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50TH Anniversary 1967-2017

 
 

The Japanese Greta Garbos?
In search of Mie Hama and Akiko Wakabayashi
by LUKE G. WILLIAMS

Mie Hama

Akiko Wakabayashi

Of all the actresses who have appeared in the James Bond series, Japanese duo Mie Hama and Akiko Wakabayashi – who played Kissy Suzuki and Aki respectively in Lewis Gilbert’s 1967 epic You Only Live Twice – both are undisputedly the most enigmatic and low profile.

Today a lucrative convention and autograph industry has been built up surrounding actors and actresses who have played roles – both large and sometimes surprisingly small – in pop culture classics such as the 007 films, but you won’t ever see Hama or Wakabayashi sat at a table meeting and greeting fans, posing for snaps and selling their autographs.

Post-007, neither actress ever appeared in a ‘western’ film again and – so far as I can tell – they have granted just one English-language interview each since 1967 – Wakabayashi having given a (translated) Q&A to Armand Vaquer and Brett Homenick of the Godzilla magazine G-Fan in 2006, while Hama granted an interview to the New York Times in March 2017.

In many ways Hama’s and Wakabayashi’s resolutely low profile intriguingly parallels the fate of Ian Fleming’s fictional creation Kissy Suzuki, who in the original novel YOU ONLY LIVE TWICE rejects Hollywood and instead returns to her home in Japan, settling for a quiet existence as an Ama diving girl. Thereafter, she is referred to by the media, as reported to Bond himself by ‘Tiger’ Tanaka, as “The Japanese Garbo”.

Mie Hama and Akiko Wakabayashi photographed shortly before filming on You Only Live twice commences in1966

Both actresses have led fascinating lives and careers; of the two, Hama is undoubtedly the more renowned in Japan. Born on 20 November 1943 in Tokyo, her family were poor, a factory producing cardboard they owned having burned down during World War II.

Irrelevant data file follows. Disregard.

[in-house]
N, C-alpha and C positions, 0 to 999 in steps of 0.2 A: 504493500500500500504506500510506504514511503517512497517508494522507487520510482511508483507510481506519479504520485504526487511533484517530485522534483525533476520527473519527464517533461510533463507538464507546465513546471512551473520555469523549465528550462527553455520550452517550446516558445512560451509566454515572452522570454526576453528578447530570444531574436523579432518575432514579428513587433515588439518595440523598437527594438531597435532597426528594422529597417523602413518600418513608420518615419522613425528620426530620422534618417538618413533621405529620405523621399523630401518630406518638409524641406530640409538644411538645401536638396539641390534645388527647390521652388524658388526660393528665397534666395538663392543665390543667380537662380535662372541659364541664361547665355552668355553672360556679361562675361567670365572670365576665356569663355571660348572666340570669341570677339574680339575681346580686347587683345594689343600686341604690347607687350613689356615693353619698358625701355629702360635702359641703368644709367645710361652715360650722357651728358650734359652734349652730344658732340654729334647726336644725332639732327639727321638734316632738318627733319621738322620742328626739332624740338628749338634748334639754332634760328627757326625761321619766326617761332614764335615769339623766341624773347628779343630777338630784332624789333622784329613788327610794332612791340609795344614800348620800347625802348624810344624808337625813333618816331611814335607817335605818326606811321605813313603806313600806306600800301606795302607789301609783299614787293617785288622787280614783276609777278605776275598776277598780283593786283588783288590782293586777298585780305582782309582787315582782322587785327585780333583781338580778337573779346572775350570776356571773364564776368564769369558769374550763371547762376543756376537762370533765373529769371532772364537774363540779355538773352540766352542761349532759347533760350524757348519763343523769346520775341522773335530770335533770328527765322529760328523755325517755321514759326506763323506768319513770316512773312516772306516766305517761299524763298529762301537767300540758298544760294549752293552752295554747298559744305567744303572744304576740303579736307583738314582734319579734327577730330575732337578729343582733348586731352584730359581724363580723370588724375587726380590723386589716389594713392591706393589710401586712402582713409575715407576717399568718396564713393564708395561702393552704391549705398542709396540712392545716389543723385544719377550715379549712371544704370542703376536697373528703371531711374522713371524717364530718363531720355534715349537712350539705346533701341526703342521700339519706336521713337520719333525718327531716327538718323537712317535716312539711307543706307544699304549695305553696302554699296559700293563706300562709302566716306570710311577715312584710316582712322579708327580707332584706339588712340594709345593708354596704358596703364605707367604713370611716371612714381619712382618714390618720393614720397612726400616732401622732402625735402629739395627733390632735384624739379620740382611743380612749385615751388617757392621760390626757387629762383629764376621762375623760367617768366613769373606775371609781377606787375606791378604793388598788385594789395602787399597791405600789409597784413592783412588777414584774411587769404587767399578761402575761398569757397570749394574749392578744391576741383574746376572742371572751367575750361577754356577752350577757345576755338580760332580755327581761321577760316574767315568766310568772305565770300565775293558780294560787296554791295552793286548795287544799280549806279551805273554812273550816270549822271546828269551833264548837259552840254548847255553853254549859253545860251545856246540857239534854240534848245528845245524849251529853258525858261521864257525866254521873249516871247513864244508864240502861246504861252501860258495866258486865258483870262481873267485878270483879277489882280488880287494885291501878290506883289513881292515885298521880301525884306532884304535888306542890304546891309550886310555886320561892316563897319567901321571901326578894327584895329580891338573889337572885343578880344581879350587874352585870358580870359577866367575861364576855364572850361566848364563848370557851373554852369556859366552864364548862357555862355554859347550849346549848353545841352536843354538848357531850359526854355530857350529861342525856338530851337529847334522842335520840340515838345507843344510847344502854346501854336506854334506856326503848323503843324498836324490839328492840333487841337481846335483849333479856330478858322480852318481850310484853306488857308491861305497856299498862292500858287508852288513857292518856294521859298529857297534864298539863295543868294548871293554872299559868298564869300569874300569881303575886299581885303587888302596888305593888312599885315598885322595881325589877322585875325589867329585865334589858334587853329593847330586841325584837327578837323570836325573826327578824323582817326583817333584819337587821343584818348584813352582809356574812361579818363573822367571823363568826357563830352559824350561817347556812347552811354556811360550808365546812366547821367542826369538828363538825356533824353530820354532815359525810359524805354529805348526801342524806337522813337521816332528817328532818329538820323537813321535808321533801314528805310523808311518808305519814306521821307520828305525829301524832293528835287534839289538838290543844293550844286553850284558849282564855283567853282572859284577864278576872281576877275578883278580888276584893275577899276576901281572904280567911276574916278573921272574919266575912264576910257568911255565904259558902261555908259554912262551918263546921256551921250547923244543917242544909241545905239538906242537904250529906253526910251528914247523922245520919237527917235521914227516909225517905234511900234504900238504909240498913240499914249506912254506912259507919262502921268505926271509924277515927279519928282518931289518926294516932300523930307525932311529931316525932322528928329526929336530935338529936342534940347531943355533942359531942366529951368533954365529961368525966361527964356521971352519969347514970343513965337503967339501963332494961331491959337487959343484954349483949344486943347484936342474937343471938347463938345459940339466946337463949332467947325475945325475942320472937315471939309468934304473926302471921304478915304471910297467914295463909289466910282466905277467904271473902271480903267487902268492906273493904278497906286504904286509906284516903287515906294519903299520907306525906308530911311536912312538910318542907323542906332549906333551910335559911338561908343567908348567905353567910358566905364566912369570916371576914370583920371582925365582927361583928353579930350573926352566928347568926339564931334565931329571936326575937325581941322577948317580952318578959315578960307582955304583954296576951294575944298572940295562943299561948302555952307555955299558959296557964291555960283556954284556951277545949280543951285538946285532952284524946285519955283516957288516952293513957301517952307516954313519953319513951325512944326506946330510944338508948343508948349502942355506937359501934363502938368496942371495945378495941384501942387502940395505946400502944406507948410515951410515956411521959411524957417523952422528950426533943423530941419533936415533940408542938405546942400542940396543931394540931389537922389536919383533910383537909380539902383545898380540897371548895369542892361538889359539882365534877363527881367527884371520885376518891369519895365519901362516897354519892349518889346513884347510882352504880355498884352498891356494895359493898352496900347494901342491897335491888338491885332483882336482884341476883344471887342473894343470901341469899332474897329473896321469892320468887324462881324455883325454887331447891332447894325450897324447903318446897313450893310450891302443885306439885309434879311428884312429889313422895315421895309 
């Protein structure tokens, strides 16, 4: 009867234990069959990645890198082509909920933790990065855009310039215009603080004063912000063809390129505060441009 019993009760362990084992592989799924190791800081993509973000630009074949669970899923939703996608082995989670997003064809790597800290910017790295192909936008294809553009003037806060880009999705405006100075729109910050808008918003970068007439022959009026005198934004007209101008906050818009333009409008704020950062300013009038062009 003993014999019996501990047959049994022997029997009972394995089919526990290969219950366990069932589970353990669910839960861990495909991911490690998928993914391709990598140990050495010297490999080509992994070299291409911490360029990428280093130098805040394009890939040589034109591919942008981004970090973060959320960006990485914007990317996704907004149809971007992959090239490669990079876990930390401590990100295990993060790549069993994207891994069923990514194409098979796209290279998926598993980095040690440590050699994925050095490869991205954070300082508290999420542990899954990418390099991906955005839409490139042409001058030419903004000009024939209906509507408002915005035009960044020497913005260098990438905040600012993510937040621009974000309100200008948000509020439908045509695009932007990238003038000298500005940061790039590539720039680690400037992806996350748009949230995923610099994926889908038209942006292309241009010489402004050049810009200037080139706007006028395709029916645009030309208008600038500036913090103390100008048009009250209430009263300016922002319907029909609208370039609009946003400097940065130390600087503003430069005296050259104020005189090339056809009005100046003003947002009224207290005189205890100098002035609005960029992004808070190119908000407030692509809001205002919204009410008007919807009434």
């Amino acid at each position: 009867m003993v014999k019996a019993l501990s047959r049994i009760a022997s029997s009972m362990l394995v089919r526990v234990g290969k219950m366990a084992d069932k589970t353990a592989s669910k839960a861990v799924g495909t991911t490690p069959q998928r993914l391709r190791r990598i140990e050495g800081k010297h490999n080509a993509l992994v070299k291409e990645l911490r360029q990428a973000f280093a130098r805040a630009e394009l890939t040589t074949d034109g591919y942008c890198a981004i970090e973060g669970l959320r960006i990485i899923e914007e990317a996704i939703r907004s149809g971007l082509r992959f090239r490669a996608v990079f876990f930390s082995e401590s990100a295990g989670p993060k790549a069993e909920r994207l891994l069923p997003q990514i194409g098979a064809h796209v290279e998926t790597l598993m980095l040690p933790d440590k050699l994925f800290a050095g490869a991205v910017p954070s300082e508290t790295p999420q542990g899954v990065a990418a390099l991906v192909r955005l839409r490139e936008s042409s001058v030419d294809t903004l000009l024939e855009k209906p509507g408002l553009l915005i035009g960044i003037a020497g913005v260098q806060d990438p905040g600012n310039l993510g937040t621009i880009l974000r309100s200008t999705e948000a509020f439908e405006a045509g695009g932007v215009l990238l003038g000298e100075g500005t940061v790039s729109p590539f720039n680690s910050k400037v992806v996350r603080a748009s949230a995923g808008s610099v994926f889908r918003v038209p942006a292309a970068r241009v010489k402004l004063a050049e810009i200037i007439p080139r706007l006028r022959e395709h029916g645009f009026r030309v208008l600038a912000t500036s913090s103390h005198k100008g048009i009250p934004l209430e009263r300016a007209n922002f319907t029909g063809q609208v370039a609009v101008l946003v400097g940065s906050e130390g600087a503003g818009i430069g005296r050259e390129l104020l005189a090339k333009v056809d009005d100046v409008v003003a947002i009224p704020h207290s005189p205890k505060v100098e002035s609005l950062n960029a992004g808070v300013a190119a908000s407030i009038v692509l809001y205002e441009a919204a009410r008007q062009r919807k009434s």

While working as a ‘bus girl’ checking tickets on the public transportation system, Hama was talent spotted by film producer Tomoyuki Tanaka, who worked at the legendary Toho Studios and was one the original co-creators of Godzilla – alongside Shigeru Kayama, Ishiro Honda, Takeo Murata and Eiji Tsuburaya.

After making her movie debut in 1960, Hama became a well-known and regarded actress on the Japanese movie circuit, appearing in dozens of films throughout the decade which ran the full gamut of genres, from comedy to domestic drama and horror, including several appearances in the popular ‘Crazy Cats’ comedies and an appearance in critically acclaimed director Mikio Naruse’s 1964 film Yearning.

However it was Hama’s iconic appearances in cult genre classics such as King Kong vs. Godzilla (1962) and King Kong Escapes (1967) that made the biggest splash. By the time she was cast in You Only Live Twice Hama was a highly recognisable face in Japan, having appeared in around 60 films, often in leading roles, as well as appearing on posters for many of these films and being one of the most photographed actresses in the country.